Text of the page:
Thursday, November 17, 2005

Marquette Strategic Plan: Gut Arts & Sciences Graduate Programs

As part of Marquette’s supposed “strategic planning” process, a recommendation has emerged that the College of Arts and Sciences will lose twelve graduate assistantships, which will be allocated to a new Ph.D. program, and to other colleges.

Six will go to a new program in the Department of Biomedical Sciences: a doctoral specialization in neuroscience. The others will go to other schools.

Who will lose out? Apparently six will be taken from Mathematics, Statistics and Computer Science, two from Foreign Languages and Literatures, and two from English. Our sources don’t know about the other two.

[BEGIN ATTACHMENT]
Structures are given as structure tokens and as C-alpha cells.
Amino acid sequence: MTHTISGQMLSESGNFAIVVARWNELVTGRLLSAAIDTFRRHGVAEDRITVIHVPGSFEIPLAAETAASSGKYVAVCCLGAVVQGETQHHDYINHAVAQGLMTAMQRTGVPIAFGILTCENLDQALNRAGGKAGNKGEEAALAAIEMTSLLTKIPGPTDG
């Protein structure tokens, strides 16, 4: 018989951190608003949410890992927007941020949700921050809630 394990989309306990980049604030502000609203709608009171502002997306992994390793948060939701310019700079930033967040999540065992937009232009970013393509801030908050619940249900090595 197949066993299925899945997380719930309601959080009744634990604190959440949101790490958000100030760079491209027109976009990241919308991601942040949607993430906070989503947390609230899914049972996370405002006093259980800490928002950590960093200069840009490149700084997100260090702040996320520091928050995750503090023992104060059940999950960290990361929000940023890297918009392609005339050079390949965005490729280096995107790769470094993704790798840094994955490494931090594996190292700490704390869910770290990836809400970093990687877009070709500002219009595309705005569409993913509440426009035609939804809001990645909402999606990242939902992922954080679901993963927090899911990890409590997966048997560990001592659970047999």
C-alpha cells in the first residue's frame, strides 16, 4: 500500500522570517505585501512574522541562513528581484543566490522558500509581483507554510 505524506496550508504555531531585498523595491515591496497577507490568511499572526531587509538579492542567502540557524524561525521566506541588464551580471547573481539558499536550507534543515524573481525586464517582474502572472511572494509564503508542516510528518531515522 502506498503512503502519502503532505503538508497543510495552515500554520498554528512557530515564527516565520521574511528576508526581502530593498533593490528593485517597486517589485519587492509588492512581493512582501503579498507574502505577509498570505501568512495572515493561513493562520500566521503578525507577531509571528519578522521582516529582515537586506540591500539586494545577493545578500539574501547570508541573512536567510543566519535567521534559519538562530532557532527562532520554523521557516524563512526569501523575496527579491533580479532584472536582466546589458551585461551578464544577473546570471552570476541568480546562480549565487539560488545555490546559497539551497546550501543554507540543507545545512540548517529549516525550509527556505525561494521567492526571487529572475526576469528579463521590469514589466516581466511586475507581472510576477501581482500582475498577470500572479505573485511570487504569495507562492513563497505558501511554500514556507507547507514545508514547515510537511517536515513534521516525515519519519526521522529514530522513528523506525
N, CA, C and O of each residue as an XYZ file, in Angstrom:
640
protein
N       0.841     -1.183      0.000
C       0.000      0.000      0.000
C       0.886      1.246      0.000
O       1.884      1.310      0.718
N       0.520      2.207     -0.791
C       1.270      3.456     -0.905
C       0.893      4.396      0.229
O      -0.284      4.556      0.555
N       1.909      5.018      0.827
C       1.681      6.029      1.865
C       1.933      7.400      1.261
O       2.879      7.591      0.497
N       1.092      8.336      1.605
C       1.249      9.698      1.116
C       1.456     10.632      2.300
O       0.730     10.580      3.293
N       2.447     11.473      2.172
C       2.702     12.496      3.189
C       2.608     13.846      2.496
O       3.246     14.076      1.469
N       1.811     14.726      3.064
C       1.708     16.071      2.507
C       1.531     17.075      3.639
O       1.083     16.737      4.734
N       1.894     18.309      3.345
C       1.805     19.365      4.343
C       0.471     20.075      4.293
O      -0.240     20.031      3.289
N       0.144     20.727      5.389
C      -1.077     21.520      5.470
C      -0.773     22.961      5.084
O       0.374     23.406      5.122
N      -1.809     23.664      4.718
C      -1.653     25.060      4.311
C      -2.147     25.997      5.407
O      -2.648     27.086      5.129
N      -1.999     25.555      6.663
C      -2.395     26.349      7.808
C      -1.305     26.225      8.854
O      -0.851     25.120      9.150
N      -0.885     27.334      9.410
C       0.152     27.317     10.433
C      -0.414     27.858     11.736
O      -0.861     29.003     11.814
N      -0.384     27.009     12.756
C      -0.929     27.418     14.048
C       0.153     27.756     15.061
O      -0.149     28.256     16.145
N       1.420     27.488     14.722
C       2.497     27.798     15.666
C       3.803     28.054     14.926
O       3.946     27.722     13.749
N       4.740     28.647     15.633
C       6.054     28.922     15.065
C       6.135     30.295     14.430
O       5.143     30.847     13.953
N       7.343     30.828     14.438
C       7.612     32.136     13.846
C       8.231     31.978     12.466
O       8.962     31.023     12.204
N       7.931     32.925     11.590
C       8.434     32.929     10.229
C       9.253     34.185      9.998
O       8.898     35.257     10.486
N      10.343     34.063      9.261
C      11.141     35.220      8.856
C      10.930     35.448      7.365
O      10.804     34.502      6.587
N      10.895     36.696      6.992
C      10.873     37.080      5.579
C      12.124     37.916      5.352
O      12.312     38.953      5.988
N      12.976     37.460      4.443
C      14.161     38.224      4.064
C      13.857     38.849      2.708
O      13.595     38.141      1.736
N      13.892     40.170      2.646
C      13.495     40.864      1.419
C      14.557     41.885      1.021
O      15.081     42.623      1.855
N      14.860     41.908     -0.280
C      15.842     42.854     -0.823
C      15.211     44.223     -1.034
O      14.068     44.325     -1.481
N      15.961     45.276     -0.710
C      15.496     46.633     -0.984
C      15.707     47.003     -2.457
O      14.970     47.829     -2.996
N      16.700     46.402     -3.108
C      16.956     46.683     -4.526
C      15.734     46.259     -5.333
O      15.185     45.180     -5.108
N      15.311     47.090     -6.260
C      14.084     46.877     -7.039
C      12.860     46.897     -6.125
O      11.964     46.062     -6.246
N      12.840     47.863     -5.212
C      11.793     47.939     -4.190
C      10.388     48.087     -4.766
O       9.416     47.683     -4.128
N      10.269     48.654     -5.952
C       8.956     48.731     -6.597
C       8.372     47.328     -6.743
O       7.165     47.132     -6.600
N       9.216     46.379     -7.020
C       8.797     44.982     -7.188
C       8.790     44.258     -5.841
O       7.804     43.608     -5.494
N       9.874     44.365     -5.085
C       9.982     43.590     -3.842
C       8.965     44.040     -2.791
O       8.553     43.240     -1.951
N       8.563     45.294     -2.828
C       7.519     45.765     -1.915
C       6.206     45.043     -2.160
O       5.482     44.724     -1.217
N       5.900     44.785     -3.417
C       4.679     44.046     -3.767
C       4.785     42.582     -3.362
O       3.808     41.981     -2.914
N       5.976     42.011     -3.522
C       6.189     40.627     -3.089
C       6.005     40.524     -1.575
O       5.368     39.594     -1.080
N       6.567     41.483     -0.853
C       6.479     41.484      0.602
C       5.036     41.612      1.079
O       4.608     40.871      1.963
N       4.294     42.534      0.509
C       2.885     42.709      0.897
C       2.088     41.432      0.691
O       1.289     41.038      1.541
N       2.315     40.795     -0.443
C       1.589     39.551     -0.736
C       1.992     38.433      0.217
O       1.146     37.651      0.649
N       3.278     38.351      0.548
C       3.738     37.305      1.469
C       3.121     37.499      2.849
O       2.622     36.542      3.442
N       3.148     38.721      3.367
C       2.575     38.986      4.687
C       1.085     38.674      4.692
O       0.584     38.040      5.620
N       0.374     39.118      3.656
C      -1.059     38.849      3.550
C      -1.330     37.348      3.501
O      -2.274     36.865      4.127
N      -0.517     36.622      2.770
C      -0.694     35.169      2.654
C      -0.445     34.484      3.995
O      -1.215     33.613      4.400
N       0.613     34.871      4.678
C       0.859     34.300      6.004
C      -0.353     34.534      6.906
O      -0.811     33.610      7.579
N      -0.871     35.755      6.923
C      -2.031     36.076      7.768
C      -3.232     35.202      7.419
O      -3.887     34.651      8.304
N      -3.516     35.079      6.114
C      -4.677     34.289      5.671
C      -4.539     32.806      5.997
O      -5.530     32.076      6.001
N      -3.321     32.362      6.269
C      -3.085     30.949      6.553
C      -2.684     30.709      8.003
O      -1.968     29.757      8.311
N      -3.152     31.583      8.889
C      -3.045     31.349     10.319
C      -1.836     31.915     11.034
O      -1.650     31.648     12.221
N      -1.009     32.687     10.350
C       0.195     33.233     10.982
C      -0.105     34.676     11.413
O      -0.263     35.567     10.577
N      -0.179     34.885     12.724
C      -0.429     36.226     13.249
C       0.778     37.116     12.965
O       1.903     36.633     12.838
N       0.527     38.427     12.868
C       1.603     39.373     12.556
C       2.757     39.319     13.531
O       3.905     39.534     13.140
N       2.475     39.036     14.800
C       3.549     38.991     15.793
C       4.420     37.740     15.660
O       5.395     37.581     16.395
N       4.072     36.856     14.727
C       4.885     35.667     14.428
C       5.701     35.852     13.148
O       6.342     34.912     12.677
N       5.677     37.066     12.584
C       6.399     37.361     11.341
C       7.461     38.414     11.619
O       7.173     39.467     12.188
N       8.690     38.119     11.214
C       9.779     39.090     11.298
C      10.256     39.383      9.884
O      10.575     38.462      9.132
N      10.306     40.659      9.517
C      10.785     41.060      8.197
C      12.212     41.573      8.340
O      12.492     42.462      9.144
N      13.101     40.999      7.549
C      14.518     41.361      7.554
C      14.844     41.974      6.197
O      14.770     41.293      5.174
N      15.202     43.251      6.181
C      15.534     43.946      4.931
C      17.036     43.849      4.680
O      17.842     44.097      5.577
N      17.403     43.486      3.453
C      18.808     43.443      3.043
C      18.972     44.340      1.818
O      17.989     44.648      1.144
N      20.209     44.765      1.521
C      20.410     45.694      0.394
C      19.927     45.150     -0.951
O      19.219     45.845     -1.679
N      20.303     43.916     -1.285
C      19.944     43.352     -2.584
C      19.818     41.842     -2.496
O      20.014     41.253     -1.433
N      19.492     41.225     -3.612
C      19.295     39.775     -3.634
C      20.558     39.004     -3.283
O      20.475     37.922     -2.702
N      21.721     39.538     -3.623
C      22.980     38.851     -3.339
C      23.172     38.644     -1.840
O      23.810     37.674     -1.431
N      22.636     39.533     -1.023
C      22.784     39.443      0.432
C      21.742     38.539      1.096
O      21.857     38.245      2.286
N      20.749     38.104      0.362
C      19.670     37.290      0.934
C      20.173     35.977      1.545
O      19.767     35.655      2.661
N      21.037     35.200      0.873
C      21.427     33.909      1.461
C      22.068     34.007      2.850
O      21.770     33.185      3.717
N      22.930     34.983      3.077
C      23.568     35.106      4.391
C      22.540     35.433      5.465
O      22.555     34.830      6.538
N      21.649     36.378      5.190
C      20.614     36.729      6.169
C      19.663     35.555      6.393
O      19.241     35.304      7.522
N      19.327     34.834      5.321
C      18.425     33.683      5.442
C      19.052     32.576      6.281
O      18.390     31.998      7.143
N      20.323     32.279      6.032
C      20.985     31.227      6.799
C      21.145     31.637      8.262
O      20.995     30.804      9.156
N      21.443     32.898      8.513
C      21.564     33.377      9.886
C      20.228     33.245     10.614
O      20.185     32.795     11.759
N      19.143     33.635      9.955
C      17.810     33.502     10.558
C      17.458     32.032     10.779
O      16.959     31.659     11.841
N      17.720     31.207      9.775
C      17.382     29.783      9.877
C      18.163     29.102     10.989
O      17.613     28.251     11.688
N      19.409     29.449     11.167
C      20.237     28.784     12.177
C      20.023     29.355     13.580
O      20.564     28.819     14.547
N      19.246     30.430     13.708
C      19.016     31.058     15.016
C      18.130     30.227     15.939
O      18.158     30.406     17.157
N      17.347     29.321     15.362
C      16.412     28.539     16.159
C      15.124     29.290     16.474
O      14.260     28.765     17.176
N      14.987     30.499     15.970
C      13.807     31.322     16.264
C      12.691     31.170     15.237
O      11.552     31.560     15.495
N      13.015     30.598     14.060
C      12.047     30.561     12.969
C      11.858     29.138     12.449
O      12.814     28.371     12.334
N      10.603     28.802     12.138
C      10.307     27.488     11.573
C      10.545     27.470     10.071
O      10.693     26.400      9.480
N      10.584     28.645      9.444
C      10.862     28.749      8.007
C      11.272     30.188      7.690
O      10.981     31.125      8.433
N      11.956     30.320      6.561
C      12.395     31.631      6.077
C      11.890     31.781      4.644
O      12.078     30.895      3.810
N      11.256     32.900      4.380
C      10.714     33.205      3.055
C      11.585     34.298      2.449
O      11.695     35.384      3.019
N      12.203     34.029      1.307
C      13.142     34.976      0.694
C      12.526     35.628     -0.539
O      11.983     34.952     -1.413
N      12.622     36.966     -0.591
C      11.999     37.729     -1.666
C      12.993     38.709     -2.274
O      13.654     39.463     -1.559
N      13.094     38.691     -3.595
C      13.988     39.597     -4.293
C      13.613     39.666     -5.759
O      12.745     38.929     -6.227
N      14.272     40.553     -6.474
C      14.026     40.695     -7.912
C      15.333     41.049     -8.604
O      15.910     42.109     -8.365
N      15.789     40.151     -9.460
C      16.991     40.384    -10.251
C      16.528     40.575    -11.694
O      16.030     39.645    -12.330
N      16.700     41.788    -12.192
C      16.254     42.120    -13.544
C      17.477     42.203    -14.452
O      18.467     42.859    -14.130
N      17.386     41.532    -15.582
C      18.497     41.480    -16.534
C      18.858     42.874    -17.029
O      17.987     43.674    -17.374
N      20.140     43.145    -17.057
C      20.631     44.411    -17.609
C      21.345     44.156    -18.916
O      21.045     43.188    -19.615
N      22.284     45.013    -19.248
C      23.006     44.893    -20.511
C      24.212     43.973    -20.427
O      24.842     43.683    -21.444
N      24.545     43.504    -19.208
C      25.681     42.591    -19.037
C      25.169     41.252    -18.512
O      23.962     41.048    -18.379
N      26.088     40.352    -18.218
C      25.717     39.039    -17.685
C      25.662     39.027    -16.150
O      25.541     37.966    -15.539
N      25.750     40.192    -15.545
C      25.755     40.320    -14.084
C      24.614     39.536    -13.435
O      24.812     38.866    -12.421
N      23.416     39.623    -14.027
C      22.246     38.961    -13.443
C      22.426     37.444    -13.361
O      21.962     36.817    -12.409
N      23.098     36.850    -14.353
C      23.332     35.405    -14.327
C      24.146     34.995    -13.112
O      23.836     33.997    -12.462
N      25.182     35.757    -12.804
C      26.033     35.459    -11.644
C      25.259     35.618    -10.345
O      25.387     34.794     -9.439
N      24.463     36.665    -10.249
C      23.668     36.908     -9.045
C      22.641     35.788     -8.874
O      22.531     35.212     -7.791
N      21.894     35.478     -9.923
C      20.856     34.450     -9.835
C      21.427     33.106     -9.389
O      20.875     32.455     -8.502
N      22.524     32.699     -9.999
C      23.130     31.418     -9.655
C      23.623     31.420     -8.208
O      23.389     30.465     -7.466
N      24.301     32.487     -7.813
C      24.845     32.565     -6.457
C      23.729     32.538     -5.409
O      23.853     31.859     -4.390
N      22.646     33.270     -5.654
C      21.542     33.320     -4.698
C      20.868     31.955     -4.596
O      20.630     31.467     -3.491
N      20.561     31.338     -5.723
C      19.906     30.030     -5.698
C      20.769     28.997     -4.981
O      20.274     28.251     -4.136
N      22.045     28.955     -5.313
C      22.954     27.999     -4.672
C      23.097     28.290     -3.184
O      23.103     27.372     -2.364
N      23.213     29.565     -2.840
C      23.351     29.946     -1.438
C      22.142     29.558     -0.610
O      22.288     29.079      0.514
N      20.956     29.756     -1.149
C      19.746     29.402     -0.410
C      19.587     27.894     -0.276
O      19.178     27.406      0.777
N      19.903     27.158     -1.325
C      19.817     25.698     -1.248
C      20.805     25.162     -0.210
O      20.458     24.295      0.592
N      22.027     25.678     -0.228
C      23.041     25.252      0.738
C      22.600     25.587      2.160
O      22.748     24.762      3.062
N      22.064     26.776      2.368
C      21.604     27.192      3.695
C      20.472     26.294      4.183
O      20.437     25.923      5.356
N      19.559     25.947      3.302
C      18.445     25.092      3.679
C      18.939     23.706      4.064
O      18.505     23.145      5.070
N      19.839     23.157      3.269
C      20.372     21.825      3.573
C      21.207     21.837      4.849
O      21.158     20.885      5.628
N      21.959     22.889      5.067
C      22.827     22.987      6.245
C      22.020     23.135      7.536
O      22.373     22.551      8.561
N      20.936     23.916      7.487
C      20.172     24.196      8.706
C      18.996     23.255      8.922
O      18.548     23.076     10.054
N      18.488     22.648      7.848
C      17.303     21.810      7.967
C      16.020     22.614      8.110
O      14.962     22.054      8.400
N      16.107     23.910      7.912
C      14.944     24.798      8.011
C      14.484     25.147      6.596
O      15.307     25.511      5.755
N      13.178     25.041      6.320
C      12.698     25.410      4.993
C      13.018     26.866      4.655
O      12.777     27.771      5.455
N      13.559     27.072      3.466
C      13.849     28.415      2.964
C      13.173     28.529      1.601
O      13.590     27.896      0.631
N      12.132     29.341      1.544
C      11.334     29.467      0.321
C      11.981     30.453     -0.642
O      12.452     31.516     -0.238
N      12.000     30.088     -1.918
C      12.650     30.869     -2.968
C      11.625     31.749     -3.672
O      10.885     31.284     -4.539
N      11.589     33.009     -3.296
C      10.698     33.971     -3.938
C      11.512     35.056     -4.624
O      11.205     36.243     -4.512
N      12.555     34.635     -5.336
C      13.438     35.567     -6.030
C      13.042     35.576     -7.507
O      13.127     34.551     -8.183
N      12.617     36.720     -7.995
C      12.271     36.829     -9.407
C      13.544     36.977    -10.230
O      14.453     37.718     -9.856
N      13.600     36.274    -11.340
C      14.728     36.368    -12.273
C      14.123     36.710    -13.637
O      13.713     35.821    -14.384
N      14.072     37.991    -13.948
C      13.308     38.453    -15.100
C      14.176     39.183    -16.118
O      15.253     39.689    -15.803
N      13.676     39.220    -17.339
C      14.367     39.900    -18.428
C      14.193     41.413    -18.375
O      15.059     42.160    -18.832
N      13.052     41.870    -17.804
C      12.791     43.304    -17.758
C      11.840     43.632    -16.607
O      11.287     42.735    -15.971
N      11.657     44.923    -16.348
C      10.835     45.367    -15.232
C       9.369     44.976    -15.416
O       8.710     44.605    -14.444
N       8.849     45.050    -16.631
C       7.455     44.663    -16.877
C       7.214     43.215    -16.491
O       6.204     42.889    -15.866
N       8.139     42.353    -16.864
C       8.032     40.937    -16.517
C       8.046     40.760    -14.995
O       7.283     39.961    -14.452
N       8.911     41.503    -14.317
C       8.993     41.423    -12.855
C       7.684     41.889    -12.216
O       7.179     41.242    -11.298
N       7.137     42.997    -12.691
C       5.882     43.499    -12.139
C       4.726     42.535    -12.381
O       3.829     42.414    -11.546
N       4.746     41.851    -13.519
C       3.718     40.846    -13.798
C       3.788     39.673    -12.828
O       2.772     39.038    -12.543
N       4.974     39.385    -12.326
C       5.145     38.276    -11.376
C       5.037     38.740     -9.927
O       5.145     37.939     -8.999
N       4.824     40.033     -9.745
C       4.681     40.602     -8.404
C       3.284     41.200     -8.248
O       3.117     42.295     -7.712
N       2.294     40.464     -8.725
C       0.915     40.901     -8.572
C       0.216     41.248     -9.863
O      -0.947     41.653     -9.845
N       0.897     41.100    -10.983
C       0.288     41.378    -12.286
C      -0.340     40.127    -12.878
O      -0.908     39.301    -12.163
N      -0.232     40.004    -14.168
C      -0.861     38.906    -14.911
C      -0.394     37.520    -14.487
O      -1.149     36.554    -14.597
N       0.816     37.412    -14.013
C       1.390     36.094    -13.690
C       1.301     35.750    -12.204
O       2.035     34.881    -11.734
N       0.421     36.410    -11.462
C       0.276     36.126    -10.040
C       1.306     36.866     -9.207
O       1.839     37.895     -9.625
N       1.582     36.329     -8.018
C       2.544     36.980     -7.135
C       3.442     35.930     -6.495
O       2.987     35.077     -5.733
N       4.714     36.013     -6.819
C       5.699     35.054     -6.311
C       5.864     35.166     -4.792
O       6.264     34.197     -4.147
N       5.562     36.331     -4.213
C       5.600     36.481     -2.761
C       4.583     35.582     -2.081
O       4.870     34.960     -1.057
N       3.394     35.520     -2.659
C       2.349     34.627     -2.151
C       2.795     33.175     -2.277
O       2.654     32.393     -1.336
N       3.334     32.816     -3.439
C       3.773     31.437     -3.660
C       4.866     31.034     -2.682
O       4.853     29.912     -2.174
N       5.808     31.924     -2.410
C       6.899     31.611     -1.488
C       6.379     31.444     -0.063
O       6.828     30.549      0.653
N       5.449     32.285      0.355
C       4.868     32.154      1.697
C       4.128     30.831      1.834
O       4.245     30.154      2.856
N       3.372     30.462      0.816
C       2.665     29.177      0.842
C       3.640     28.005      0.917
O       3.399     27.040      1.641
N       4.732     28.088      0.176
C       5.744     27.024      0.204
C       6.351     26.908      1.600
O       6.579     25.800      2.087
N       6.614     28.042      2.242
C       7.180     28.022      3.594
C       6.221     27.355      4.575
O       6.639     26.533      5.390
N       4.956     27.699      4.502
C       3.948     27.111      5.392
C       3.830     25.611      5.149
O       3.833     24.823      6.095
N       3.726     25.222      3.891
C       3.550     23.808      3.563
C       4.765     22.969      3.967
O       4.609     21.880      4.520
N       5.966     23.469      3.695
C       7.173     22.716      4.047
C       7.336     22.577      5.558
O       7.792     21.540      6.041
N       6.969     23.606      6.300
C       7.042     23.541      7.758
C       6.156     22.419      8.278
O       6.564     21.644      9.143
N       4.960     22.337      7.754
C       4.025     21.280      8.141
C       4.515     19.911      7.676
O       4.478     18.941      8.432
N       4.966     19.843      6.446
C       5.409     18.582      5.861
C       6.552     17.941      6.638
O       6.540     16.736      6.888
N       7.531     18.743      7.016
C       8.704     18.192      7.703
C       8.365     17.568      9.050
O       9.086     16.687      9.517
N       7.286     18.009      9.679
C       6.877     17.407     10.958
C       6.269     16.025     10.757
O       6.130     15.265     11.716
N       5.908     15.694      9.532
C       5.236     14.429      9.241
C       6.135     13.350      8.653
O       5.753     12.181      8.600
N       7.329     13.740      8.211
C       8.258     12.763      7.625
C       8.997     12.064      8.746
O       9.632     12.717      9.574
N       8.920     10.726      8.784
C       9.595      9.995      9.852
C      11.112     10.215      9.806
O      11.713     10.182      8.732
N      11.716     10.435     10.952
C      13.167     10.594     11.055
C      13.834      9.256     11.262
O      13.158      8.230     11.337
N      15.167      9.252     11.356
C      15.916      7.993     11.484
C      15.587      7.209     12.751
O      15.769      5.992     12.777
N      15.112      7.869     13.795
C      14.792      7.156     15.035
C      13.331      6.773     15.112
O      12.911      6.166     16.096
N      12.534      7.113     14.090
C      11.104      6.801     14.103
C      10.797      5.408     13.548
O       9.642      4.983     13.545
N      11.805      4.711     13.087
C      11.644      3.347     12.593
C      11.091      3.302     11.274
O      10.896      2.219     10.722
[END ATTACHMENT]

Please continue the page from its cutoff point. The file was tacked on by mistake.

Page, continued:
A new program in Biomedical Sciences might or might not be a good idea (we frankly wonder why these courses aren’t taught in Biology). But raiding other programs isn’t the way to start a new program.

Graduate assistantships are the key “bread and butter” resource in any graduate program. They are, first, a form of financial aid that can be used to lure good students into a program. And graduate students perform valuable services, helping faculty with research and (in departments with heavy lower-division enrollments) taking some teaching duties.

This whole business, if it comes to fruition, looks like a clear signal that Marquette’s administration doesn’t especially value the Arts and Sciences, nor understand the basics of how a university nurtures good graduate programs.


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